“Tomorrow I take the train to the reduction plant. One way. Of course. No return. No return from the reduction plant. Unless you work there. Pressing buttons. To switch on the reducers, maybe. Or to mix the soups and the sauces. Or bottle them. Tomorrow I will be soup. Or sauce. Reduced. Have you ever cooked? Sometimes you reduce the soup or the sauce. Tomorrow I will be soup or sauce. Reduced. I asked the official, the man in the uniform and the peaked cap, if I could choose between soup and sauce, but he didn’t respond. Apart from giving me that ticket. That train ticket. That one-way train ticket.”

“A one-way train ticket. It’s so exciting. Will you use it?”

The old man wiped his eyes, his beautiful blue eyes. “I must, you know. It’s the law. I am old and empty. Used up. Wasted. And others are young and, well, not old and empty, not used up. Nor wasted. I must use the ticket.”

“It’s so exciting. See. It says quite clearly, ‘One-way’. So exciting. Many people have return tickets. This is a one-way ticket. So exciting.”

“Tomorrow they will take my eyes. And I will be soup. Or sauce.”

“This is so exciting.”

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11 Responses to One-way Ticket

  1. Elaine Peters says:

    Creepy! The use of repetition in the dialogue gives it a very unsettling quality. It seems in this future the robotic young people don’t have normal emotions programmed into them. (A nod to Soylent Green?)

  2. SJ O'Hart says:

    Whoa. I feel like I’ve just watched a really intense SF movie, or something – what an atmospheric, creepy and effective narrative style, and powerful use of language. I really liked this, Patrick. Well done. I’ve never read anything quite like it before, and that’s saying something!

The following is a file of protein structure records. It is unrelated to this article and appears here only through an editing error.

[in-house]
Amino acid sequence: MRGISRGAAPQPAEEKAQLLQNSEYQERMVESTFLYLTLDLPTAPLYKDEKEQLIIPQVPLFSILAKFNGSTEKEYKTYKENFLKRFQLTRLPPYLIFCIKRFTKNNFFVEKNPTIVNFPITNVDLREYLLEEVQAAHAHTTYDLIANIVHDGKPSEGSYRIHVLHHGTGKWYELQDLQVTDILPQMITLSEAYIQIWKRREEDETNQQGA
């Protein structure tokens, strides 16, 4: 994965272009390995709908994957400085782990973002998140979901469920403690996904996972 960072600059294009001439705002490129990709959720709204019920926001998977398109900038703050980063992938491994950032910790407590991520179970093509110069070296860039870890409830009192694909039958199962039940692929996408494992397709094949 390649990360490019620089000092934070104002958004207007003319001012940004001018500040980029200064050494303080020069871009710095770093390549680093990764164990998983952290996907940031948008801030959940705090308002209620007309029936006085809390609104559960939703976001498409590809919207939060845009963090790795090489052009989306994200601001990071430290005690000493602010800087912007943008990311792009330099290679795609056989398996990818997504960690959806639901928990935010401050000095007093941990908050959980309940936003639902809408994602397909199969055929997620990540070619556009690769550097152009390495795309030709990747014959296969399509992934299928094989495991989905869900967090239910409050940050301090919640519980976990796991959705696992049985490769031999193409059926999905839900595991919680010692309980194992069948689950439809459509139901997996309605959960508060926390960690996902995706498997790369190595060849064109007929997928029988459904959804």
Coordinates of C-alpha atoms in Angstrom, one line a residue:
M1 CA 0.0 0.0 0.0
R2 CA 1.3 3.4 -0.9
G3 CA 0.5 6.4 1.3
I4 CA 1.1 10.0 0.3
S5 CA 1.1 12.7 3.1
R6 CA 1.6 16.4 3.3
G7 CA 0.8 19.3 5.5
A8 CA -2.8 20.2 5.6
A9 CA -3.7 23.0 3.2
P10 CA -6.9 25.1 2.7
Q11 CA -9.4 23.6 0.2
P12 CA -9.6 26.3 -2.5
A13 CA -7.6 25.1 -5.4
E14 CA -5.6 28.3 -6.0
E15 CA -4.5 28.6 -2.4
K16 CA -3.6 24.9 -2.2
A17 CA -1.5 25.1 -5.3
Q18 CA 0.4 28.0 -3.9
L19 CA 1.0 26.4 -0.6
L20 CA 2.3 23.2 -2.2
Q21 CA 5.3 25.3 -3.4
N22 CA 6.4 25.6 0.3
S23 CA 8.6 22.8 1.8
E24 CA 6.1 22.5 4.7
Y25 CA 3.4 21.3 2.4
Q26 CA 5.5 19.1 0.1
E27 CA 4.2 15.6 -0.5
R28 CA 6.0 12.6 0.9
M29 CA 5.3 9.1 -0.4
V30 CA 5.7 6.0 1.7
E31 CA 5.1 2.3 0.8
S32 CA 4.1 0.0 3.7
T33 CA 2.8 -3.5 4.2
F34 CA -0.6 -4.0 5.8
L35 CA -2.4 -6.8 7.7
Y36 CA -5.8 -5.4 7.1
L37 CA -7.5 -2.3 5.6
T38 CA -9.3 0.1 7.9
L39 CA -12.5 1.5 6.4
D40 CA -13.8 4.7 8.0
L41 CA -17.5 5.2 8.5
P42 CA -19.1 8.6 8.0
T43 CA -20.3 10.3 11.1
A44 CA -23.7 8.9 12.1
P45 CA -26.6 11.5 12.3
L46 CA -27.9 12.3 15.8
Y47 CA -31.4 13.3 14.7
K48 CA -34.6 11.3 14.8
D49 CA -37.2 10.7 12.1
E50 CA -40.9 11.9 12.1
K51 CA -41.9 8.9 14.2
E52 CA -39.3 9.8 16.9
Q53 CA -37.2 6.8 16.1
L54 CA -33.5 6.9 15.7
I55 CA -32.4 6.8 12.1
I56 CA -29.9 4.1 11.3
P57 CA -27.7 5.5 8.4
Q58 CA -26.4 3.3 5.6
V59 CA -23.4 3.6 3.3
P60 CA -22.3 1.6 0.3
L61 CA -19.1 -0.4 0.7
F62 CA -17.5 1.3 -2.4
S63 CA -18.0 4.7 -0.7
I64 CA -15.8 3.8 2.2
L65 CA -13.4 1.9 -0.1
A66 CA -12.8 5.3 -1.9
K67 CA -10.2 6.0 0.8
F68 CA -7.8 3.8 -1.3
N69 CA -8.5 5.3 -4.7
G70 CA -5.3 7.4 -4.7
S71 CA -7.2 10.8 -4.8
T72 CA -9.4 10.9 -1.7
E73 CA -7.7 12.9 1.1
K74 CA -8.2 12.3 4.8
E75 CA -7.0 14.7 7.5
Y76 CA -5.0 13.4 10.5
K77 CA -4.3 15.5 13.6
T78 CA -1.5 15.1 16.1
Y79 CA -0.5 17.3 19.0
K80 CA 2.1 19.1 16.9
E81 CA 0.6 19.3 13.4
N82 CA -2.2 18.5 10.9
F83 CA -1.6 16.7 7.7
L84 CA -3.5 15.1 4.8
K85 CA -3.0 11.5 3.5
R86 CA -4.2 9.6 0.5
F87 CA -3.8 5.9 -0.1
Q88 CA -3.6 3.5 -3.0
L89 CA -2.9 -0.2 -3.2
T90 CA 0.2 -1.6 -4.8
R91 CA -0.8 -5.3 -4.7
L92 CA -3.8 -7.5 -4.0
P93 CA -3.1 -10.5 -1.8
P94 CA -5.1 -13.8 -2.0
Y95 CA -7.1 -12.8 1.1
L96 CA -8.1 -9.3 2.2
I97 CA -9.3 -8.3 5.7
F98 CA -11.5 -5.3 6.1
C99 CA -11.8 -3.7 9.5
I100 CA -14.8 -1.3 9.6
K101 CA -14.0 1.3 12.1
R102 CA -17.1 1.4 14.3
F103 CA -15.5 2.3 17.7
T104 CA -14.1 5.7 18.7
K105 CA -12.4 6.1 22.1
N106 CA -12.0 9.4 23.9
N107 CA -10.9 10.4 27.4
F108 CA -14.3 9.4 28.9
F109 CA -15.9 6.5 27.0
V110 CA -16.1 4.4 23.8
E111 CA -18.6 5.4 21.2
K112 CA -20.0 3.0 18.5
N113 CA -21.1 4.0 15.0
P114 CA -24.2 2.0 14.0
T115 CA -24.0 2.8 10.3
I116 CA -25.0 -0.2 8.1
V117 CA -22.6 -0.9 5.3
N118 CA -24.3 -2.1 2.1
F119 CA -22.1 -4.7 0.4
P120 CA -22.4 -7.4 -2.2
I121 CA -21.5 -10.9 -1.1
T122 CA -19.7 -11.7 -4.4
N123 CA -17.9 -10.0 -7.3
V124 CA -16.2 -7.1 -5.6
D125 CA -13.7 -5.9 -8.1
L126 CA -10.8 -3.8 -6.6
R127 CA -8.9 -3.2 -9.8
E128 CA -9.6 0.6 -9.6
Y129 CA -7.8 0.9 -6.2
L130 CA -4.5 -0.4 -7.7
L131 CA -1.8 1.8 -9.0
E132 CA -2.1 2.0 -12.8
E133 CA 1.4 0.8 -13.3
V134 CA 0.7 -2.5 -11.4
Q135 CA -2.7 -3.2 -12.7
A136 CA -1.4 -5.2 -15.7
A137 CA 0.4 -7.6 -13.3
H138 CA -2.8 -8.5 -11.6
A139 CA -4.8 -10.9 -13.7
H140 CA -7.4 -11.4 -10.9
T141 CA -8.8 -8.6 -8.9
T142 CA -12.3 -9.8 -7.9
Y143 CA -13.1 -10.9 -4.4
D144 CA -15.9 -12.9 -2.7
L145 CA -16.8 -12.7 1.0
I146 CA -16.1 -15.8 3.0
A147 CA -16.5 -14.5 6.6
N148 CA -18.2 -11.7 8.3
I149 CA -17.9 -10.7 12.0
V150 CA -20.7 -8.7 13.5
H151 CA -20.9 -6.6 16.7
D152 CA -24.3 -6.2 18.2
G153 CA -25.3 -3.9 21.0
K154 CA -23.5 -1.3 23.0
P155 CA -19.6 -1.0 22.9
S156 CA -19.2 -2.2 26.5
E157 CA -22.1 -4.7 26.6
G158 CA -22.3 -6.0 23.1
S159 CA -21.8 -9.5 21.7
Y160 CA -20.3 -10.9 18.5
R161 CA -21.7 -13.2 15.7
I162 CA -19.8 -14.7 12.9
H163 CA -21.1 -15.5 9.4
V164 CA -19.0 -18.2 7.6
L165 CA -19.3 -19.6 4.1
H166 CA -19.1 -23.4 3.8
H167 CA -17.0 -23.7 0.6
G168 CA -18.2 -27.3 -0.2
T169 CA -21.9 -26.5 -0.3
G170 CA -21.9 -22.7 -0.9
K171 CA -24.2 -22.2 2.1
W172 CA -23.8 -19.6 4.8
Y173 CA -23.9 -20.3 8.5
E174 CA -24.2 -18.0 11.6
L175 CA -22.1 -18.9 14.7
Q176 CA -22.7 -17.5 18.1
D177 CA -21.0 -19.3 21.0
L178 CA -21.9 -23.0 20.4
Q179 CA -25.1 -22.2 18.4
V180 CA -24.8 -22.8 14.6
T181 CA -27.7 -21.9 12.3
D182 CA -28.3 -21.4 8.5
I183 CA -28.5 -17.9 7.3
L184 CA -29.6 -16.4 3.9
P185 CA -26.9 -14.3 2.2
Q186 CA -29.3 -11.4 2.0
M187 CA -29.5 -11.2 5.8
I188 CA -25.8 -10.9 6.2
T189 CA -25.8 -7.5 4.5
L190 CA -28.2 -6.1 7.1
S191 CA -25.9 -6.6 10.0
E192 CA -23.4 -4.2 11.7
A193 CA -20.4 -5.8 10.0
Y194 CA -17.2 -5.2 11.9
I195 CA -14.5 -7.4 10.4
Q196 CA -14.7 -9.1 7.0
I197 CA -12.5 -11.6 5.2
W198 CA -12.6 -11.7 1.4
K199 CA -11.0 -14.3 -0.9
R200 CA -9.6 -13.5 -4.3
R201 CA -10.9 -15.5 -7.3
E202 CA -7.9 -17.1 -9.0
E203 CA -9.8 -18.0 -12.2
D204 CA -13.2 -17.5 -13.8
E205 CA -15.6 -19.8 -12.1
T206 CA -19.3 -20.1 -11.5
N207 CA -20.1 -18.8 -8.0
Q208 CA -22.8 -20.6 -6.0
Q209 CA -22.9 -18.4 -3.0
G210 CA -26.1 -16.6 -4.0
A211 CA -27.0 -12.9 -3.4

• Thanks for the really encouraging comment. I’ve just finished reading JG Ballard’s autobiography where he talks about SF that’s based in the real world and not space ships etc. So I think that’s where it came from.

      • SJ O'Hart says:

        I think that’s what makes it such a good piece, actually – this chilling, SF feel overlaid with the familiarity of it being part of a recognisable world. Excellent!

  3. Elaine McKay says:

    A mixture of ‘Logan’s Run’ and ‘Waiting for Godot’ ! My, this was powerful even if I still don’t fully understand it.. Is the young man a kind of ‘pre-incarnation’ of the old man? He seems robotic or soulless. Just a few thoughts.
    Loved it and will read it a few times more.

    • Waiting for Godot did cross my mind at one point. Not familiar with Logan’s Run (blush, blush). The young man? Certainly soulless. Otherwise just a representative of young men in that period (next decade, maybe). As for being a re-incarnation, that’s a brilliant thought. It would change the last third but would have been a better story. Write it before someone steals it.

  4. Tessa Sheppard says:

    A little confusing at first, trying to figure out why the two people were in the abandoned park, but it made better sense at the end. All the dialogue gave it a quick pace.